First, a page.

Jasmine shook her head, and the sales associate pinched the heel of the shoe, measuring to see if it allowed for too much slack. She asked Jasmine to lower into a demi-plié to see if her toes would squeeze in the shoe’s box — the hard part that supported the toes while the dancer was en pointe.
“And how’s the double shank?”
Jasmine rose back onto her toes. Juliana knew it was hard to evaluate the comfort of a new brand of pointe shoe in the store: without the elastic and ribbons on them to pull the shoes tight to the foot, it was a best guess based on previous experience.
“I think I’ll be good,” Jasmine answered. “I’m doing two ballet intensives and a dance camp this summer. Miss Ambrosia said I’d benefit from the extra support.”
The woman nodded and offered another brand for Jasmine to try. As Jasmine switched out her shoes, she answered Juliana’s question.
“I use pancake makeup to change the colour.”
That explained why Jasmine’s shoes didn’t have the sheen to them that Juliana’s had. Juliana had noticed, but had never asked. She’d just assumed the shoes came that way.
“Can’t you get shoes in brown? Seems like an extra step to colour them.”
Jasmine walked to the barre and rose to the tips of her toes again. The sales associate pinched the heel of the new shoes. “It is really annoying, but if I don’t do it I’m limited in the kinds of pointe shoes I can get. Very few companies produce brown-satin shoes.”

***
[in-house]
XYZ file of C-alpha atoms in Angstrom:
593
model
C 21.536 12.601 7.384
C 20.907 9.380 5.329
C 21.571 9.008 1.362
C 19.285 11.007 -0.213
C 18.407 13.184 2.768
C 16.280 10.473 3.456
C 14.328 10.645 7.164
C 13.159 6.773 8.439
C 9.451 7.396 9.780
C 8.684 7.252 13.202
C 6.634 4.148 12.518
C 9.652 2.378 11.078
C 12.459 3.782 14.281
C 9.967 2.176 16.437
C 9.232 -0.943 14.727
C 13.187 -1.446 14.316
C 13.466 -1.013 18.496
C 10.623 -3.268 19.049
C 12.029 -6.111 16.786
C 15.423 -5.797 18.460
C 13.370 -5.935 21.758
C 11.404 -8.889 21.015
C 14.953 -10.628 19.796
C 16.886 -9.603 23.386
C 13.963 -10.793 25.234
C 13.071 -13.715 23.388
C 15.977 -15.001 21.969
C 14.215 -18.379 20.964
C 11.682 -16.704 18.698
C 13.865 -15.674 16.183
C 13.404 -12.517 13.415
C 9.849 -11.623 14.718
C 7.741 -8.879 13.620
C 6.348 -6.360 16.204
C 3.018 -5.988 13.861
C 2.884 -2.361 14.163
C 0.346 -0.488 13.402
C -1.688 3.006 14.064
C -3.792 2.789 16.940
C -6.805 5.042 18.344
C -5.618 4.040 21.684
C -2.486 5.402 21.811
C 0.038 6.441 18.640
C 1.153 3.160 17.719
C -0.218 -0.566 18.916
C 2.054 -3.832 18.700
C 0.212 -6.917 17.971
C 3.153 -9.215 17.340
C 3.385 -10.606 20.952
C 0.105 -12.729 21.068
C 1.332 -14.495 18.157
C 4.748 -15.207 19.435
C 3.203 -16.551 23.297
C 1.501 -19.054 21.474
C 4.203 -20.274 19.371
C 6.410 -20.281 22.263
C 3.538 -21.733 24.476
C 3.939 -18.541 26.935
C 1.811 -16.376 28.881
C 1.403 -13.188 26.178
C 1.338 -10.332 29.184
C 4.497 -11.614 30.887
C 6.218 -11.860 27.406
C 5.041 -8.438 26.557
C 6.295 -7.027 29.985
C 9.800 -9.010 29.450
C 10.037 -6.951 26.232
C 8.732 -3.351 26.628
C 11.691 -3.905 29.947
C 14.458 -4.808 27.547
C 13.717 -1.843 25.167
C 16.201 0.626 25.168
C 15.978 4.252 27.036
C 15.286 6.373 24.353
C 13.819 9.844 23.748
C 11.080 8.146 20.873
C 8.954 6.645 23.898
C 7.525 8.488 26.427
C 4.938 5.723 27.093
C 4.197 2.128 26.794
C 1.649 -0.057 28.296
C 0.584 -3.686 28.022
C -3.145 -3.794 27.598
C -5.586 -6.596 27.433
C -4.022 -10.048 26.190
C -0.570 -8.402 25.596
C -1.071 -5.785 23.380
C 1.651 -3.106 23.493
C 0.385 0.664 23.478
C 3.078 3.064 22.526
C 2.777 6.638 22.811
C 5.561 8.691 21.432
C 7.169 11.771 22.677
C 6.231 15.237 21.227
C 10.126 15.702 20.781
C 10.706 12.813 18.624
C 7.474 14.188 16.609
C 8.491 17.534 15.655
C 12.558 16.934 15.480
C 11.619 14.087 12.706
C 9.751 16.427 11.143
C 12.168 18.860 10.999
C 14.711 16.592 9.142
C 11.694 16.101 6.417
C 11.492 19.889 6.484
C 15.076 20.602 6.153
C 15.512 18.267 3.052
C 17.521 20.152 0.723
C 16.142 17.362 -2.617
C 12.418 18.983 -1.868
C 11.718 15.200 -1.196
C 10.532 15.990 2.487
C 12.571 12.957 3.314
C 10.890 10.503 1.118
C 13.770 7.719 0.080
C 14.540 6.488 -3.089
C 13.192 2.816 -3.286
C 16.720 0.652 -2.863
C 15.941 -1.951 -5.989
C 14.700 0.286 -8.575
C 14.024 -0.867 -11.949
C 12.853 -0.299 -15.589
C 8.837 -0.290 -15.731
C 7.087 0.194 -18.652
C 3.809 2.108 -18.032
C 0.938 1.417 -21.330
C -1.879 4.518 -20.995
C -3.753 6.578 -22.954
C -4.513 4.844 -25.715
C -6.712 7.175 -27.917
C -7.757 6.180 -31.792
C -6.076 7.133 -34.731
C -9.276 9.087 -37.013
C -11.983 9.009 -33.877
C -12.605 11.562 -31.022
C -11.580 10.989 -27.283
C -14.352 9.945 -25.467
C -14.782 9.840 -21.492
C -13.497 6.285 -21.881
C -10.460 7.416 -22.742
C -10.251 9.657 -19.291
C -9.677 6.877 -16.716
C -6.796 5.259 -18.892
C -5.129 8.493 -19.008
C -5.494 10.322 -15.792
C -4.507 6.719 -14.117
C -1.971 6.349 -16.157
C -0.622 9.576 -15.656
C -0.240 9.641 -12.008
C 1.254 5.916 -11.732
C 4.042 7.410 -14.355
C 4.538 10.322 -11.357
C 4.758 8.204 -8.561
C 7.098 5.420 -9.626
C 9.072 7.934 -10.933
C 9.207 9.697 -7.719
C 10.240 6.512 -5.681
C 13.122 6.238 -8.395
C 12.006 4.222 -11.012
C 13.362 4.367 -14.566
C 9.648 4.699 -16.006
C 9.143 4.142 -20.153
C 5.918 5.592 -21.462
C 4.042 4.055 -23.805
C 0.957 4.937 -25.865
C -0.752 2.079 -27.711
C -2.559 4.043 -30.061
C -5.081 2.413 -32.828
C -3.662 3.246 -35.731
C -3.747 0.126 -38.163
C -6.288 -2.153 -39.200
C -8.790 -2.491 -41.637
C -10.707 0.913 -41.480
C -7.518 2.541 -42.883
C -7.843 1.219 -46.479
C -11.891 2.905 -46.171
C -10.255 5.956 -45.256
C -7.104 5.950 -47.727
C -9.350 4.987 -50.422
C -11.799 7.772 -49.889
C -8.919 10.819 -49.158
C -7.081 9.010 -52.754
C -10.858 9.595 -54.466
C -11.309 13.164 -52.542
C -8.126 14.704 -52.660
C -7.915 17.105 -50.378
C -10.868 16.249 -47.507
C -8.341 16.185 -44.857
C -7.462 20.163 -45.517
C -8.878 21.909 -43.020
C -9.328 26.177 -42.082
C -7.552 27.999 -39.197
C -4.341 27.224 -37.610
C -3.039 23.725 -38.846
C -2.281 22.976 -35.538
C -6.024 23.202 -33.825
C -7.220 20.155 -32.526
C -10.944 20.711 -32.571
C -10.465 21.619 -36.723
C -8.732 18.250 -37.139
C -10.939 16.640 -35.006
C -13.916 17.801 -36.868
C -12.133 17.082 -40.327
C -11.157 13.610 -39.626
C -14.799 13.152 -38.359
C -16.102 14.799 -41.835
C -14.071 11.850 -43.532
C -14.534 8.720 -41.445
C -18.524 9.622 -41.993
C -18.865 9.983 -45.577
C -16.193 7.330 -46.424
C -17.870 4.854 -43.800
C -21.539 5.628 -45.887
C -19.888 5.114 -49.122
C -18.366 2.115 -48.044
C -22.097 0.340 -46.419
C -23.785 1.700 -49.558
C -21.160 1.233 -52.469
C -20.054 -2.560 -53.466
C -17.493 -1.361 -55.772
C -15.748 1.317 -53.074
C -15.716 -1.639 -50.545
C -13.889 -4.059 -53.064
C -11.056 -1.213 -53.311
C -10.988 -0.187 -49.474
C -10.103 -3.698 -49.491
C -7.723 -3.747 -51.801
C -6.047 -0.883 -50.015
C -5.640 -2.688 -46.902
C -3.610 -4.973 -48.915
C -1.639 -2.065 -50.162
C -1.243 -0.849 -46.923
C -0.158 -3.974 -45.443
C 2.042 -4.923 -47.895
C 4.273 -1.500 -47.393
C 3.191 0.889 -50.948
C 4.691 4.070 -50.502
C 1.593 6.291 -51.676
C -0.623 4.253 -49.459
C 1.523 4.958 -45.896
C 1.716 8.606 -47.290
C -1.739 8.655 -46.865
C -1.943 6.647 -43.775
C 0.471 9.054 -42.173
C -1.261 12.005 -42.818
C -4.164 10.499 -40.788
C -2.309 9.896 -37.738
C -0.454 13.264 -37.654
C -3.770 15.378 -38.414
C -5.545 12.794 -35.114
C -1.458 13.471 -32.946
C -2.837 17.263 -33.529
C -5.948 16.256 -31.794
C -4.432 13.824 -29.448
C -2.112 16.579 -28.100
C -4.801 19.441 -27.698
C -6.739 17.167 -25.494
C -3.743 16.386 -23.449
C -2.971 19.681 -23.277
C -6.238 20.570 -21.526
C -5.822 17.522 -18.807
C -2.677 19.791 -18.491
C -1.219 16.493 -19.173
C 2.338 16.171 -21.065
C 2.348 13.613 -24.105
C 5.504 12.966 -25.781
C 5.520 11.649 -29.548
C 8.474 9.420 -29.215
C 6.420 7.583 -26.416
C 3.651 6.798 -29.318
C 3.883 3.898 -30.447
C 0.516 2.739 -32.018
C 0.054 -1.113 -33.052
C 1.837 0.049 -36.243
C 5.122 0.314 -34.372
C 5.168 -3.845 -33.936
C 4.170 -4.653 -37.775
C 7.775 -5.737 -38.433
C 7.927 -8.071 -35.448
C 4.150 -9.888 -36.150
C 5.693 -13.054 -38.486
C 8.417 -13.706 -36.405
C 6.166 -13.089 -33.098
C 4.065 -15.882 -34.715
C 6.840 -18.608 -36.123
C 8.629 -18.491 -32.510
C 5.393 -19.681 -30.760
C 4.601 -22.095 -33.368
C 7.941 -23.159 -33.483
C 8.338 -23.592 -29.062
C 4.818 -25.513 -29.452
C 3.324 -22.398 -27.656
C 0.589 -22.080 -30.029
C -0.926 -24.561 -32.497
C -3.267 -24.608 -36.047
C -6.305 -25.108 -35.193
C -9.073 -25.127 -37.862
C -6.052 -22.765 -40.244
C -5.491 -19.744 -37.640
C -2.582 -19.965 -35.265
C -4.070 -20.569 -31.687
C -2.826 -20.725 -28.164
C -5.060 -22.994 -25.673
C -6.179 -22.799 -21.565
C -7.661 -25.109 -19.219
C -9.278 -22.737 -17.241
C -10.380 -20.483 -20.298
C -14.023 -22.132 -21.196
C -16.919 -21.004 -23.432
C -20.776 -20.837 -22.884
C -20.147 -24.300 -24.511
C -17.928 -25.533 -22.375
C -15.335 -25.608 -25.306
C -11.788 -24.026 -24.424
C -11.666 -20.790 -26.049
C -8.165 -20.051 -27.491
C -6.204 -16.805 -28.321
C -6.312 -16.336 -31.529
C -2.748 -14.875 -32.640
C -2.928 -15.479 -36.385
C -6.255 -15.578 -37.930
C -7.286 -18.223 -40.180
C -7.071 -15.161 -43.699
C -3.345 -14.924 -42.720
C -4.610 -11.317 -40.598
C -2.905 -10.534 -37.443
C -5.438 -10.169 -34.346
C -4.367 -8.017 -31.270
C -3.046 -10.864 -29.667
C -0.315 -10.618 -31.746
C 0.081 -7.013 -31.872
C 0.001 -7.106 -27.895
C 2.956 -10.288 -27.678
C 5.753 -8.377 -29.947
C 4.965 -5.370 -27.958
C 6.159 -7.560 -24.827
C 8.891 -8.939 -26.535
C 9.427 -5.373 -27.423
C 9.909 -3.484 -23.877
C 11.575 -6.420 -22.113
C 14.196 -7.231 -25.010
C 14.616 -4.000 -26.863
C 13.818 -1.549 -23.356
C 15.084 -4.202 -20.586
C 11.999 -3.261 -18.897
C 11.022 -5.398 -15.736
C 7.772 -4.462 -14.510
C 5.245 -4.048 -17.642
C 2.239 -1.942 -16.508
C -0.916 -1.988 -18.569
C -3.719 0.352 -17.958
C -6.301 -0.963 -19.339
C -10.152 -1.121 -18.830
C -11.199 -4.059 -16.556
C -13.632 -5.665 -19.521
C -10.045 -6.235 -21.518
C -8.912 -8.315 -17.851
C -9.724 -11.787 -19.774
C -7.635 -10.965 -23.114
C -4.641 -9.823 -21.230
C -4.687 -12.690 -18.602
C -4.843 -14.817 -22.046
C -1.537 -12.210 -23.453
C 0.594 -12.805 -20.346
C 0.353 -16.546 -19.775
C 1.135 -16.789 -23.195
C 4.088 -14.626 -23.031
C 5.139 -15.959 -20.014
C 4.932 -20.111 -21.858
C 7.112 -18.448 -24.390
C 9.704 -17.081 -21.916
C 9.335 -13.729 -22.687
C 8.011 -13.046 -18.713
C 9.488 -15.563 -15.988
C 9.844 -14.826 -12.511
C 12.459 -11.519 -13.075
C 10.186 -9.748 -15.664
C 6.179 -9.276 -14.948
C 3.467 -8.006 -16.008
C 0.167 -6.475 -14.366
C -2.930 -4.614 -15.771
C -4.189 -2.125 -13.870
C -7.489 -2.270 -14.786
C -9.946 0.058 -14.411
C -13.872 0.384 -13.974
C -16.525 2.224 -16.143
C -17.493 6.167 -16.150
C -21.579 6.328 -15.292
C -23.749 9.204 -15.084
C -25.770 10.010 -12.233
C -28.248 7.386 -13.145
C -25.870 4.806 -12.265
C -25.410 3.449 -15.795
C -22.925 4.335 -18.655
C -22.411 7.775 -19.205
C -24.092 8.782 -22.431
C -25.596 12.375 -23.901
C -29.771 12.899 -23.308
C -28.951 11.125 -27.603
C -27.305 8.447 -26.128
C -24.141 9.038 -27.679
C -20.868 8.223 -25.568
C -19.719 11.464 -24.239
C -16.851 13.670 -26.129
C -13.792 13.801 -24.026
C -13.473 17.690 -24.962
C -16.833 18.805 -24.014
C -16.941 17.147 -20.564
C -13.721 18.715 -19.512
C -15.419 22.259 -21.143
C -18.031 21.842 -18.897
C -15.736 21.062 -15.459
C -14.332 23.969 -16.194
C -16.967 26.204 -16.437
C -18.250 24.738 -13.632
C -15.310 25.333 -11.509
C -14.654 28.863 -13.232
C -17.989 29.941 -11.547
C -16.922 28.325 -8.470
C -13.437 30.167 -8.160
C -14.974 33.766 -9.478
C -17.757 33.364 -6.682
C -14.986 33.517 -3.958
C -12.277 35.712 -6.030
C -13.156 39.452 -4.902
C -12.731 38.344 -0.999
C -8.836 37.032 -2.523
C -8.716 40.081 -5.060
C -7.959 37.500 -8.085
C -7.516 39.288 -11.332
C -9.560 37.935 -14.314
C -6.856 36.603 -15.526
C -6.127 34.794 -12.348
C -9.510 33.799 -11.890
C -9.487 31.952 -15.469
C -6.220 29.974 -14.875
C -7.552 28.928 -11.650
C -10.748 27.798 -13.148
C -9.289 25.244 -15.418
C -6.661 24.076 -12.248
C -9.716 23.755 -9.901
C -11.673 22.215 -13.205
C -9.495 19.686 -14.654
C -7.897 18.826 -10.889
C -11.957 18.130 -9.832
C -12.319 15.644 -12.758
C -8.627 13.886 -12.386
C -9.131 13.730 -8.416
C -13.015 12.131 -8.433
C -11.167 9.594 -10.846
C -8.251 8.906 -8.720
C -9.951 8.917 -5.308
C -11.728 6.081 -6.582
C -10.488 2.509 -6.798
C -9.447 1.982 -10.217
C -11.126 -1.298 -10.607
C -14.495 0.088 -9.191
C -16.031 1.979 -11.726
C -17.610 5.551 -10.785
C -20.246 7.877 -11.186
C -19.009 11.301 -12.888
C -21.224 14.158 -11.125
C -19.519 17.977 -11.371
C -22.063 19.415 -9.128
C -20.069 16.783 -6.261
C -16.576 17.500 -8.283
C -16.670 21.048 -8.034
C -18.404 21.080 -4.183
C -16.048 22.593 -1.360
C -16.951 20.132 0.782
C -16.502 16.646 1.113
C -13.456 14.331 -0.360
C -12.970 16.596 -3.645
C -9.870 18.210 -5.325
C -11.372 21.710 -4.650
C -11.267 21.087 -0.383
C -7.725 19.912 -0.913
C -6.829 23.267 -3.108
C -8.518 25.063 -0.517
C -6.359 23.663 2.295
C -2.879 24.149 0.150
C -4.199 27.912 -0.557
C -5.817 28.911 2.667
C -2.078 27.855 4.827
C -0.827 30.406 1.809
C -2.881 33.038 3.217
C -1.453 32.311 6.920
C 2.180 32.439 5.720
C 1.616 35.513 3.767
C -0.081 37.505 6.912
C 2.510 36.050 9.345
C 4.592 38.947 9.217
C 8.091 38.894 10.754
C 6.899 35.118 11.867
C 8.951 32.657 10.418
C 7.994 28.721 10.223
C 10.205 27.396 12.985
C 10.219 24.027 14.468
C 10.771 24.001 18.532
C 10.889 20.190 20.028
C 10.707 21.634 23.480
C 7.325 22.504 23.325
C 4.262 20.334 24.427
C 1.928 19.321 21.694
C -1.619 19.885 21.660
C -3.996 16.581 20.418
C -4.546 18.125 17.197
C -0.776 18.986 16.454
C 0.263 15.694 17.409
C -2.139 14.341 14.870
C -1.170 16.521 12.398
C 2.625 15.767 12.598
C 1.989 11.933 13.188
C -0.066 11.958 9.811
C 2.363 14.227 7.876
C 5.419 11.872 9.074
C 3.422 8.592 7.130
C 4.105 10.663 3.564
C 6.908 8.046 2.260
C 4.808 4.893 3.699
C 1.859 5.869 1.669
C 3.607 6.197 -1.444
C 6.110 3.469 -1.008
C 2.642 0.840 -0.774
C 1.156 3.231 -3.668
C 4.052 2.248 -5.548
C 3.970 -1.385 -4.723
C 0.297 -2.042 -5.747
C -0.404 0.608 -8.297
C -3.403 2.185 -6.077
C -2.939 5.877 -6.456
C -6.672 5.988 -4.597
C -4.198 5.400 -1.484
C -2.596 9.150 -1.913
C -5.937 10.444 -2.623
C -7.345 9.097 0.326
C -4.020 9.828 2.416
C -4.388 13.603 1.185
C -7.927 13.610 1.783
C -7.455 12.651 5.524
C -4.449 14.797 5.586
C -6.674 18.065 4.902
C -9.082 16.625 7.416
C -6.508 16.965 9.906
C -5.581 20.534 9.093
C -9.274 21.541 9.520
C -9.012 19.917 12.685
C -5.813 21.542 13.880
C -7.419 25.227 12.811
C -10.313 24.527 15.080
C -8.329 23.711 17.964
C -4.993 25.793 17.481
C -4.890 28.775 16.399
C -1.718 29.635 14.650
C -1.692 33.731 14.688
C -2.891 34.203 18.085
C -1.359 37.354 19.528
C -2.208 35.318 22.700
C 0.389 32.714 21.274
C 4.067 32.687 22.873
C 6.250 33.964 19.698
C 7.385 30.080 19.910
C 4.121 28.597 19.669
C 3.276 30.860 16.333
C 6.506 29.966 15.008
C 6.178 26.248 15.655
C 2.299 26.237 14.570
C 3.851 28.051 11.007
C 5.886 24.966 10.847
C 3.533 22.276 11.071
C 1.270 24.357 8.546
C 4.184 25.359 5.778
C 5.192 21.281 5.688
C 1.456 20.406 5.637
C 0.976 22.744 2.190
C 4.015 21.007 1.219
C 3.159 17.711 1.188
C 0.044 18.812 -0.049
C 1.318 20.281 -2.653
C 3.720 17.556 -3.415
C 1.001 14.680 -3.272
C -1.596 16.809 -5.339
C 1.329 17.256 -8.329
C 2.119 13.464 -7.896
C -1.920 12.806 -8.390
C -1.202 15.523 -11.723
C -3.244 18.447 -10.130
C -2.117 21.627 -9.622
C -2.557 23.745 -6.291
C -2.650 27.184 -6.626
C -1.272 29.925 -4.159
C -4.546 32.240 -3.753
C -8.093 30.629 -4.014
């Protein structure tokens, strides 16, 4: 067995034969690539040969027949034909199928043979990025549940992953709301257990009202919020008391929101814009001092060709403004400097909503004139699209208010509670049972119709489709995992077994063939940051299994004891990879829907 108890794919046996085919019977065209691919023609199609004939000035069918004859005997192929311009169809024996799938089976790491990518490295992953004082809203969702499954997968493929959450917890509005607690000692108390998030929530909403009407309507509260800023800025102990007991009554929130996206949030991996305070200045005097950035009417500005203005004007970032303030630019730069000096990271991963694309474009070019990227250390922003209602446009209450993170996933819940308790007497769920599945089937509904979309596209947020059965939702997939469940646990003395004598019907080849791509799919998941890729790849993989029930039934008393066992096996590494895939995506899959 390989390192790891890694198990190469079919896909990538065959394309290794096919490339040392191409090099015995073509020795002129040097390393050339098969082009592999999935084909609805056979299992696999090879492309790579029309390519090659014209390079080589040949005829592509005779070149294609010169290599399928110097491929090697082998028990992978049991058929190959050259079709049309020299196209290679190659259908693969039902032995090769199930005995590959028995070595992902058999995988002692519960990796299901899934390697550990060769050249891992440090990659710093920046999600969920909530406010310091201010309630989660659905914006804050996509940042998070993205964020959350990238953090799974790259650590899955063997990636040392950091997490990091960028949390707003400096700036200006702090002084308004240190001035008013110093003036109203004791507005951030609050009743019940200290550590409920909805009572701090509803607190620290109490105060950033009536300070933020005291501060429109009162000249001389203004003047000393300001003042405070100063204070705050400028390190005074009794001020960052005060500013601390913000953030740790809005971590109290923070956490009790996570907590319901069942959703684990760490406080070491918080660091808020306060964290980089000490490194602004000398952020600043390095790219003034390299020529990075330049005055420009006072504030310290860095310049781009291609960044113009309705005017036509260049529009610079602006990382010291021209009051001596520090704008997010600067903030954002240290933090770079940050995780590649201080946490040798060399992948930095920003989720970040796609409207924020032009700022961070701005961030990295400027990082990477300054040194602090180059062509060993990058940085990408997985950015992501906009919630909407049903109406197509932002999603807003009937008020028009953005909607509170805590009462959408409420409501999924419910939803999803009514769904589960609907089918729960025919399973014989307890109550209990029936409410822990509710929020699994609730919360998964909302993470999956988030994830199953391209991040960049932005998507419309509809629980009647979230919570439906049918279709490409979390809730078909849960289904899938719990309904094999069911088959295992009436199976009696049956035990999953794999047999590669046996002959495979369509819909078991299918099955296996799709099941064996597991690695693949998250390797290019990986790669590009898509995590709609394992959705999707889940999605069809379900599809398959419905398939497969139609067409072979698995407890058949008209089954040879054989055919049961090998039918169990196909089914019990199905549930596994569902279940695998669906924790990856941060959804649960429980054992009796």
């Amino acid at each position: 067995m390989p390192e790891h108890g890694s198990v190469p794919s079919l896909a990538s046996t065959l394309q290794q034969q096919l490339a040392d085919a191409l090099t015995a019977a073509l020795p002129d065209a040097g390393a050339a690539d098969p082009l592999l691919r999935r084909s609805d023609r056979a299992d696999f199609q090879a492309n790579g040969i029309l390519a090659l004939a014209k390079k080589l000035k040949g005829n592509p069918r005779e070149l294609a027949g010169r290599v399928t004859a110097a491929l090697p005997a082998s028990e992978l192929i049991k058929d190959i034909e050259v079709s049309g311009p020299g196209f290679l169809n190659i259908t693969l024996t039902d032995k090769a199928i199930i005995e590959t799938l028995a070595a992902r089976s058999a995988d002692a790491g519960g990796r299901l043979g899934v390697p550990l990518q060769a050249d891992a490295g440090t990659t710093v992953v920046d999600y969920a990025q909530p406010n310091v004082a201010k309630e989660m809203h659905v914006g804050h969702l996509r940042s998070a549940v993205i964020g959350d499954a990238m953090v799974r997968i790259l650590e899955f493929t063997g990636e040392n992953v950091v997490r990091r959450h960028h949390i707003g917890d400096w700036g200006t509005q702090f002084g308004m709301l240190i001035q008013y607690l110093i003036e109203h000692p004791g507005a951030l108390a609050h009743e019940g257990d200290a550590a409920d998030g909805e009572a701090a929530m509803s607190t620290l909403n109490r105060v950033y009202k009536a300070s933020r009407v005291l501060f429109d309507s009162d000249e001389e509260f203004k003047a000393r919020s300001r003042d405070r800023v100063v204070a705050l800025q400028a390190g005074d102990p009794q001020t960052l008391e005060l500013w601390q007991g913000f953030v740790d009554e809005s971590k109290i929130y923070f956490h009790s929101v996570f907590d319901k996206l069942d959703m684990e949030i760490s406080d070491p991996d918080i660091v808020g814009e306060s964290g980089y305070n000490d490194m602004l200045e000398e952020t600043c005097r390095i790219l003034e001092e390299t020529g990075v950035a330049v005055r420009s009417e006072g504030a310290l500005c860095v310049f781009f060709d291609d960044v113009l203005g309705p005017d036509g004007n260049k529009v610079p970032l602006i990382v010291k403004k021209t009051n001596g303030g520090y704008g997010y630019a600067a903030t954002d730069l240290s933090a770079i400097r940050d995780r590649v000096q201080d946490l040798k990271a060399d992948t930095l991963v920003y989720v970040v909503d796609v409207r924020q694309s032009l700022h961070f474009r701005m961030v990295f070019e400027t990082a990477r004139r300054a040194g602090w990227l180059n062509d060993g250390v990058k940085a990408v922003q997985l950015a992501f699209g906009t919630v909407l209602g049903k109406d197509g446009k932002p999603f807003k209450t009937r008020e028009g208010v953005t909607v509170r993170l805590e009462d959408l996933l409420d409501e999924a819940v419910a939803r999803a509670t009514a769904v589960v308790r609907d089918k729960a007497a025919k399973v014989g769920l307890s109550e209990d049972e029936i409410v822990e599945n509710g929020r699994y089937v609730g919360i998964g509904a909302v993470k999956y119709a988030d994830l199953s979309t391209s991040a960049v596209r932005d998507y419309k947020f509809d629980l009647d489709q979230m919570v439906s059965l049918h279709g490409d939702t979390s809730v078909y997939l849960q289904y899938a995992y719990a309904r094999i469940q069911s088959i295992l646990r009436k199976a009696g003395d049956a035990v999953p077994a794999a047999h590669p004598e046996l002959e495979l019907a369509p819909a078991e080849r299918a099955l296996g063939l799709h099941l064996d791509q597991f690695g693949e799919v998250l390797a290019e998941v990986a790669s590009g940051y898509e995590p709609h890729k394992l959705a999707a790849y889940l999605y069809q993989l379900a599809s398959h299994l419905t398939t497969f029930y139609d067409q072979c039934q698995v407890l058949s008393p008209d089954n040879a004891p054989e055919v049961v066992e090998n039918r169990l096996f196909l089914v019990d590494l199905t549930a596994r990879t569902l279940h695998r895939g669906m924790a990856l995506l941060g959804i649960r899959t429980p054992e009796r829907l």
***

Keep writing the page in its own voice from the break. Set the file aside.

While Jasmine decided which shoes to buy, the sales associate asked Juliana what she wanted, and Juliana explained her preferred brand and size.
“My arches aren’t the strongest,” she told Jasmine.“Even single shanks are hard for me to break in. I was surprised when mine broke. My shoes usually last the year, even through the summer.”
Jasmine picked up the winning pair and closed the box lid. “I guess it was just a way for your shoes to wish you happy birthday?”
“That’s what I thought!”
When the sales associate returned with Juliana’s pair, Dad stopped the sales process in its tracks and picked up a shoe to inspect it.“The tips on those ones are skinnier than on Jasmine’s,” Dad said.
“I like a tapered box,” Juliana said. “It makes my legs look longer.”
Not releasing Juliana’s shoe, Dad walked over to the wall of pointe shoes and began matchingthe platform — the tip the dancer stood on — of the shoe in his hand with each one on the wall display. Juliana’s face turned hot as Jasmine’s gaze travelled to her.